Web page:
In addition to abducting and eating children, Gogobai also occasionally present themselves to solitary hunters. Gogobai can cause confusion in these individuals which can ultimately result in them getting lost in the forest. In extreme cases, these individuals never return and are never found. In fact, according to consultants, the M. flexuosa palm swamp called Gogobai ne cuadu in the Yanayacu River basin received its name because three different solitary hunters had run-ins with Gogobai and each were lost for several days within this particular palm swamp. Interestingly, there are no taboos associated with entering or harvesting resources from this particular, or any, M. flexuosa palm swamp and, according to consultants, individuals can hunt and collect in Gogobai ne cuadu as they see fit which many community members in fact do. It seems that the allure of resources in aguajales overrides any fear that the Maijuna may have of Gogobai.

Changing times, changing relationships – aguaje and aguajales

The relationship that the Maijuna have with both M. flexuosa and M. flexuosa palm swamps has changed considerably over the years [2]. For example, aguaje has only been collected for the market economy since the early 1990s. Before this, the Maijuna rarely cut palms for subsistence fruit harvest and/or surí cultivation; instead, most fruit was collected opportunistically from the ground in M. flexuosa palm swamps. As a 55-year-old Maijuna individual explained, “In the past, like I said, our ancestors didn’t cut them (M. flexuosa) down. They went to aguajales, each one carrying their own basket, and filled them up and collected them (M. flexuosa fruits)… No, they didn’t cut them down. Every time they wanted to eat aguaje they went to an aguajal and collected it at the base of trees where it had fallen.” This same individual also stated, “If they did cut [M. flexuosa], they would only cut one tree down for personal consumption and to grow and eat surí, nothing more. This is why there was a lot of aguaje [back then]. For example, I only started to cut aguaje [for market] when I was 35 years old (in 1990). This is when I started to cut aguaje.”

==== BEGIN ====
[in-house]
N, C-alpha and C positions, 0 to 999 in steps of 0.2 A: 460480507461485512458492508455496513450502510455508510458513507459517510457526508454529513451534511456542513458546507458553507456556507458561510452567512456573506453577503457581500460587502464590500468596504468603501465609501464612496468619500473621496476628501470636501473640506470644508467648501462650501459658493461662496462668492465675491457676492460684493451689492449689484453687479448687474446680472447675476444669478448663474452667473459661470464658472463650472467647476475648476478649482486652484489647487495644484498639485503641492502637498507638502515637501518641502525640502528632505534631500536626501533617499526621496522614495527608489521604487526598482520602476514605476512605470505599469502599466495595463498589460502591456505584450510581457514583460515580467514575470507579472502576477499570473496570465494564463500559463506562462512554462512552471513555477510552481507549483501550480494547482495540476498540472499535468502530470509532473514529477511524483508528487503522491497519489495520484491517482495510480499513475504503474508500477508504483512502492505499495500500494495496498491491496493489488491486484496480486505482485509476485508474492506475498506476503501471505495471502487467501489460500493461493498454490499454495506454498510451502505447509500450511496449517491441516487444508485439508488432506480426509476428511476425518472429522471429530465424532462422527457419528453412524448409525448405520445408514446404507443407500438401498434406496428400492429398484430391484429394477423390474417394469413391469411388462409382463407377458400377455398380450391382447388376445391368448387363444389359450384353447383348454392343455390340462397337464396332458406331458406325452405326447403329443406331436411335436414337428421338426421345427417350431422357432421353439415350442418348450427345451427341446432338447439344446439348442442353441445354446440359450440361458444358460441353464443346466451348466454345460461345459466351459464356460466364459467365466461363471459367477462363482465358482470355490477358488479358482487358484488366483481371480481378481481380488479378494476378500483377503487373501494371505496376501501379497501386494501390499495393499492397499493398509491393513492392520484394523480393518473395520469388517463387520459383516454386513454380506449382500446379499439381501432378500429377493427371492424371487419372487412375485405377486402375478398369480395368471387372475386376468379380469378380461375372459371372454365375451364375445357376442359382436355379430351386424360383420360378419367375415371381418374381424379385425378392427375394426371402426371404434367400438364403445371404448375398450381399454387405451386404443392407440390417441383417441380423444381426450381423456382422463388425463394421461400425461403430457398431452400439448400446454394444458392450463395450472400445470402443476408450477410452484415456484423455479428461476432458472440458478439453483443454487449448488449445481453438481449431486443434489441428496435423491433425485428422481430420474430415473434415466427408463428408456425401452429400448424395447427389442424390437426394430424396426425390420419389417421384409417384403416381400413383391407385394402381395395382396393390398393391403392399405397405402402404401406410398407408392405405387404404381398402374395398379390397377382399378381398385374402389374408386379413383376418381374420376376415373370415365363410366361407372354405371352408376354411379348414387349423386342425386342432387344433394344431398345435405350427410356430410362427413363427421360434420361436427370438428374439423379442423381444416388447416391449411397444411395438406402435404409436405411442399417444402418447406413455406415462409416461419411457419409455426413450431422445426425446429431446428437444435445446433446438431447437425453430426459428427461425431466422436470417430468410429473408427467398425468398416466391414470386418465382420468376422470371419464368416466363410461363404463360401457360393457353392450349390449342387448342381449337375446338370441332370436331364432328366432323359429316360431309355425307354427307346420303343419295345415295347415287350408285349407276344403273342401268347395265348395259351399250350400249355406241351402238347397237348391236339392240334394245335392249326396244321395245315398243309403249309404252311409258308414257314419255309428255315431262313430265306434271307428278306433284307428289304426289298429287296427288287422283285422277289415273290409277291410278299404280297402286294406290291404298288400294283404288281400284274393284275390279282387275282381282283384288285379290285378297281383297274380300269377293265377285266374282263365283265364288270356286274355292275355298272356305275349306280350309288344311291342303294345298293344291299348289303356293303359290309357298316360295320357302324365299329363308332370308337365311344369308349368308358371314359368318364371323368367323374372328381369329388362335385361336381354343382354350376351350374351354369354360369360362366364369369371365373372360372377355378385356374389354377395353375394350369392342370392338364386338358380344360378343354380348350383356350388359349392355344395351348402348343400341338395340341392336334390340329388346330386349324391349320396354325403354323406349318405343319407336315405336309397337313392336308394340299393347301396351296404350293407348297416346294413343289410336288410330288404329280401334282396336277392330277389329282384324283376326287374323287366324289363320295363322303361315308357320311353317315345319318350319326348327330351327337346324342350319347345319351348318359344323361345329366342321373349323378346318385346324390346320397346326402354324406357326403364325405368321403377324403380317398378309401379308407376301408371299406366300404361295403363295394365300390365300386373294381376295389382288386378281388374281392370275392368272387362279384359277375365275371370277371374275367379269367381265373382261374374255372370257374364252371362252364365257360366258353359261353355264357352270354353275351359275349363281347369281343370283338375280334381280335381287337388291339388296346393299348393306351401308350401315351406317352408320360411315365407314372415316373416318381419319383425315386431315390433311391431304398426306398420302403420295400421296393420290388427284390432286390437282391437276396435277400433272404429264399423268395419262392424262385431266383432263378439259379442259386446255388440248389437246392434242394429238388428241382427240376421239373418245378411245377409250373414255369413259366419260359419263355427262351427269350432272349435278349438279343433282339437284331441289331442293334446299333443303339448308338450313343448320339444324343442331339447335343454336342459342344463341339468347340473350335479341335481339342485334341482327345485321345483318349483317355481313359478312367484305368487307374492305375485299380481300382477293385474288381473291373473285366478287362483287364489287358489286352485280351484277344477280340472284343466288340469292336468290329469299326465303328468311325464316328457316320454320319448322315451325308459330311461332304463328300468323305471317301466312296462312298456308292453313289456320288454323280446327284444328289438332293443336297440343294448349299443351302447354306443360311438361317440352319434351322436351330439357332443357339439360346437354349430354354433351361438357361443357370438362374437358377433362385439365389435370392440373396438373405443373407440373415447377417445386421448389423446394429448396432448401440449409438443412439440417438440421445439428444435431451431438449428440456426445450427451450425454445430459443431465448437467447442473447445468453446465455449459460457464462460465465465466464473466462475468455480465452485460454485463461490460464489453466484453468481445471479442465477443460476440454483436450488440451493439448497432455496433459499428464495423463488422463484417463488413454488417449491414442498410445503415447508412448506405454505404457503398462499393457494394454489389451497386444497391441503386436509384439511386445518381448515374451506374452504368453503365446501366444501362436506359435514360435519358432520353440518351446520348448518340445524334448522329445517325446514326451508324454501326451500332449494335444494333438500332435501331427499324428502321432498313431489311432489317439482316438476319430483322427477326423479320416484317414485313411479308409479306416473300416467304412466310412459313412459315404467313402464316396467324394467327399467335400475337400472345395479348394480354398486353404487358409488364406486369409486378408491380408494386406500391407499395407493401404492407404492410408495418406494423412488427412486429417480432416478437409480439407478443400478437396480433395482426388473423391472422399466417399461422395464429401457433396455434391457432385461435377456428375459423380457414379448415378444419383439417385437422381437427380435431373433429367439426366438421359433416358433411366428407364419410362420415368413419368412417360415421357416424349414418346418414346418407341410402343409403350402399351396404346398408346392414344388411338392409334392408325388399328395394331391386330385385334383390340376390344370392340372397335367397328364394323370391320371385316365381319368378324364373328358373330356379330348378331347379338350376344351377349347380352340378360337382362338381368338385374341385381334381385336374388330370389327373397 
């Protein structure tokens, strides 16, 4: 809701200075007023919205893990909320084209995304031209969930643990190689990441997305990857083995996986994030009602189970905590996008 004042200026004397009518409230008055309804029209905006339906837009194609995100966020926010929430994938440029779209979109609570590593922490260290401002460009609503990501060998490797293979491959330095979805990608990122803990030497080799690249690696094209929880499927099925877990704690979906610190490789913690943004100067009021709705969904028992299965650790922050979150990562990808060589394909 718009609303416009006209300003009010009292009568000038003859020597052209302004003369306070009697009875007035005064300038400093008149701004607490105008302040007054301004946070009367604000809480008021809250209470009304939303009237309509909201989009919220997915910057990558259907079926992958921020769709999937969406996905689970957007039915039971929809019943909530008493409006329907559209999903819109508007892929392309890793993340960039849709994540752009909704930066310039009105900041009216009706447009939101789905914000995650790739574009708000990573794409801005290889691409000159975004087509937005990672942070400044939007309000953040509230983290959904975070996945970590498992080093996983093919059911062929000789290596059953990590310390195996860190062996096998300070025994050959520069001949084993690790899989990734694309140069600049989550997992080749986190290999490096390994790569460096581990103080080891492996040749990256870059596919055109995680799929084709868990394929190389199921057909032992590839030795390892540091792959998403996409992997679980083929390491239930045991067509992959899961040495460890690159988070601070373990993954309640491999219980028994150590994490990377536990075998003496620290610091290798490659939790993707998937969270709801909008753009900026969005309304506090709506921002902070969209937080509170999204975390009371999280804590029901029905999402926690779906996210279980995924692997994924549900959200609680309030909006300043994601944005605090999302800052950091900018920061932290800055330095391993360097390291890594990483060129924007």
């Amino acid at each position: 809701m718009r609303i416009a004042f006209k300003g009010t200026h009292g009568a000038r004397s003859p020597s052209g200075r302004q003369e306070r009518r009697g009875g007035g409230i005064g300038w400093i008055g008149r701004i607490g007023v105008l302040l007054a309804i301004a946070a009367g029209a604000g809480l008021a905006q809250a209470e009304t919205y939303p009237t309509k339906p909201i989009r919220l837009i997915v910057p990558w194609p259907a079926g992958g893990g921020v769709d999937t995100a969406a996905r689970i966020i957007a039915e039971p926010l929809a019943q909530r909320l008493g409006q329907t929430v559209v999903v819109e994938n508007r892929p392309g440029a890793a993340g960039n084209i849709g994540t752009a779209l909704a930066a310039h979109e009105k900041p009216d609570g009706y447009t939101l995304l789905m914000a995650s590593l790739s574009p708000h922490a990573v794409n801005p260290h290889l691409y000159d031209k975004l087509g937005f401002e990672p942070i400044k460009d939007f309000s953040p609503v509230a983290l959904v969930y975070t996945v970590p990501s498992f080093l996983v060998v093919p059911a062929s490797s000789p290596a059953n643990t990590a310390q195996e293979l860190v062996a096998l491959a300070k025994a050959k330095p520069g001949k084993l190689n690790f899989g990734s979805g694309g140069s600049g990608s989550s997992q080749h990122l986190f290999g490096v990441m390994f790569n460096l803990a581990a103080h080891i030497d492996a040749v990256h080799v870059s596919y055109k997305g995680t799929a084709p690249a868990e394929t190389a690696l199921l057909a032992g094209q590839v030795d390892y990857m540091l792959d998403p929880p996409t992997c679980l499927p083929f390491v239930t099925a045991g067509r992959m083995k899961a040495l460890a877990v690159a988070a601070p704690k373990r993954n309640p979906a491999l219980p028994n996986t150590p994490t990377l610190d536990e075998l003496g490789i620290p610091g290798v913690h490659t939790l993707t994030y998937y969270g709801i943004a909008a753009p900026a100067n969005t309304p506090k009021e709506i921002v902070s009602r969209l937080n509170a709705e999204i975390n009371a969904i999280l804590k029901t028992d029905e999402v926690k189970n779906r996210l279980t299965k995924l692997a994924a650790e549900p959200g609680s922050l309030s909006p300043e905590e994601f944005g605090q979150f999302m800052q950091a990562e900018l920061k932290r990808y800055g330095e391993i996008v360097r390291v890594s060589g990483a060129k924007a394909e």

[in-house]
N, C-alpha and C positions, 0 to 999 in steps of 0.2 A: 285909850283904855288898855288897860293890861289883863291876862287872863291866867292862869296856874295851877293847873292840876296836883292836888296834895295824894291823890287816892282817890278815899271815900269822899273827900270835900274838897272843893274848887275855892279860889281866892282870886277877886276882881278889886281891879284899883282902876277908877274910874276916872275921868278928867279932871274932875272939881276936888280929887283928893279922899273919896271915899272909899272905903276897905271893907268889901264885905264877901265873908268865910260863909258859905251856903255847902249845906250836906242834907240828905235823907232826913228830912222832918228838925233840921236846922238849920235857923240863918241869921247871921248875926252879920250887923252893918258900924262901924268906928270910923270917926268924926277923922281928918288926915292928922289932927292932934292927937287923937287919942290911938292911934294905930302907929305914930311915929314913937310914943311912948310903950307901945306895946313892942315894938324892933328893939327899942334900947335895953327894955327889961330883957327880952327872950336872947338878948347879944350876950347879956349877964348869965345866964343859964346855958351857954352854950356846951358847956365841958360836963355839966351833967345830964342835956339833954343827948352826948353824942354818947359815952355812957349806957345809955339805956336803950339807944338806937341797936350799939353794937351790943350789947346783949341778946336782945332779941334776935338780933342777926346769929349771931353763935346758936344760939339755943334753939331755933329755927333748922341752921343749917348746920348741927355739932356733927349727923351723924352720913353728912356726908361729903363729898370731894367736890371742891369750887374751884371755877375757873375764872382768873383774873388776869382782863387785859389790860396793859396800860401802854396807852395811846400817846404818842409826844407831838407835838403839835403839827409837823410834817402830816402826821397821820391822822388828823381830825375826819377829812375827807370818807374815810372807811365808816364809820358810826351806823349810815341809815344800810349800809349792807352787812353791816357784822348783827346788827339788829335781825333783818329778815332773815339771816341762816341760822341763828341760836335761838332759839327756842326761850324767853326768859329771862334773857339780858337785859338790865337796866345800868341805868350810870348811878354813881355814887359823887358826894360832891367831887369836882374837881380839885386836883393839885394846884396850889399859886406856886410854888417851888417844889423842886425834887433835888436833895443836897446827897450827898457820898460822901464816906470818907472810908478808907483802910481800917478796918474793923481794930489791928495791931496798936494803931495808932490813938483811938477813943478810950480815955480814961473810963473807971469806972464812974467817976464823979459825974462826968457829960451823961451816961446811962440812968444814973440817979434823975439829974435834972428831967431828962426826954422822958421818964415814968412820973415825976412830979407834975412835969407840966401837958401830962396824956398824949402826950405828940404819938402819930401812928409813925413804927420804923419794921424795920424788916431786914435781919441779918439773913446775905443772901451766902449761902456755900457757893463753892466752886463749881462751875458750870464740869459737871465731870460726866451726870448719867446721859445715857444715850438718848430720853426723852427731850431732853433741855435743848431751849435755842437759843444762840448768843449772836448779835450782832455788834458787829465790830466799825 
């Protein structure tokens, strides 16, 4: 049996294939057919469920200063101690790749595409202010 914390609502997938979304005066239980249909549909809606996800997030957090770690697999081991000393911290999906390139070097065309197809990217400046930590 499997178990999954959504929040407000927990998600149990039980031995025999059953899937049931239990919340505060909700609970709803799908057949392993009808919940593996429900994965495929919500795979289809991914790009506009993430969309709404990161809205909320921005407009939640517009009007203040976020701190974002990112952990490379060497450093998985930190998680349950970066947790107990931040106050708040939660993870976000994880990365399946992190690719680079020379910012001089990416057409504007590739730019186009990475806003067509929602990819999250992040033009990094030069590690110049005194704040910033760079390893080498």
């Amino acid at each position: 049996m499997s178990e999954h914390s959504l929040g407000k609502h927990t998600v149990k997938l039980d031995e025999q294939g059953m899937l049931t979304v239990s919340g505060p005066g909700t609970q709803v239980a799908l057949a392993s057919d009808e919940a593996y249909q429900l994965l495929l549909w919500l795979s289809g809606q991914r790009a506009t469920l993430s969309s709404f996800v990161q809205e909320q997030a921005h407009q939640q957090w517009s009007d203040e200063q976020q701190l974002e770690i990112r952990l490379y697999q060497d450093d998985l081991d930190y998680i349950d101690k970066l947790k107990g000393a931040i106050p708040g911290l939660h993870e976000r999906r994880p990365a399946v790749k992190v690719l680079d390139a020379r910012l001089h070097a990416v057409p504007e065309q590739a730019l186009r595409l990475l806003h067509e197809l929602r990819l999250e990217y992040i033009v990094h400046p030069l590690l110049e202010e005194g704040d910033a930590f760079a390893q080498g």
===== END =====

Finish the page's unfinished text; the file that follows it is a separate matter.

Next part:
During the early 1990s, aguaje changed from a subsistence item to a market good as people from outside communities entered the Yanayacu River basin to both harvest and buy fruit. Outsiders drove the large-scale commercial extraction of aguaje, both by extracting aguaje themselves and by serving as buyers and thus providing market access to Maijuna harvesters, resulting in hundreds and likely thousands of M. flexuosa trees being cut down. According to consultants, a high volume of aguaje was collected annually during this time and it was easy to harvest due to its great abundance and ease of access. At times, up to 100 sacks were collected per day. Based on our sampling of 15 sacks of aguaje from Iquitos markets (mean kg of fruit/sack = 33.20, SE = 0.38), this means that approximately 3,320 kg of fruit were, at times, destructively harvested in only one day within the Yanayacu River basin. Not surprisingly, in the 2000s, commercial extraction of aguaje began to decline due to destructive overharvesting of females and the accompanying decline in market access. In fact, all households interviewed (100%) indicated that there has been a decline in M. flexuosa abundance and all blame the cutting of females for this trend [2]. As a 57-year-old Maijuna individual explained, “When I was a child there was a lot more aguaje… there weren’t people buying aguaje, there just weren’t any. In approximately the year 1990, buyers from the outside came to look for and buy aguaje. And, people started cutting lots of aguaje and this is how things were destroyed.”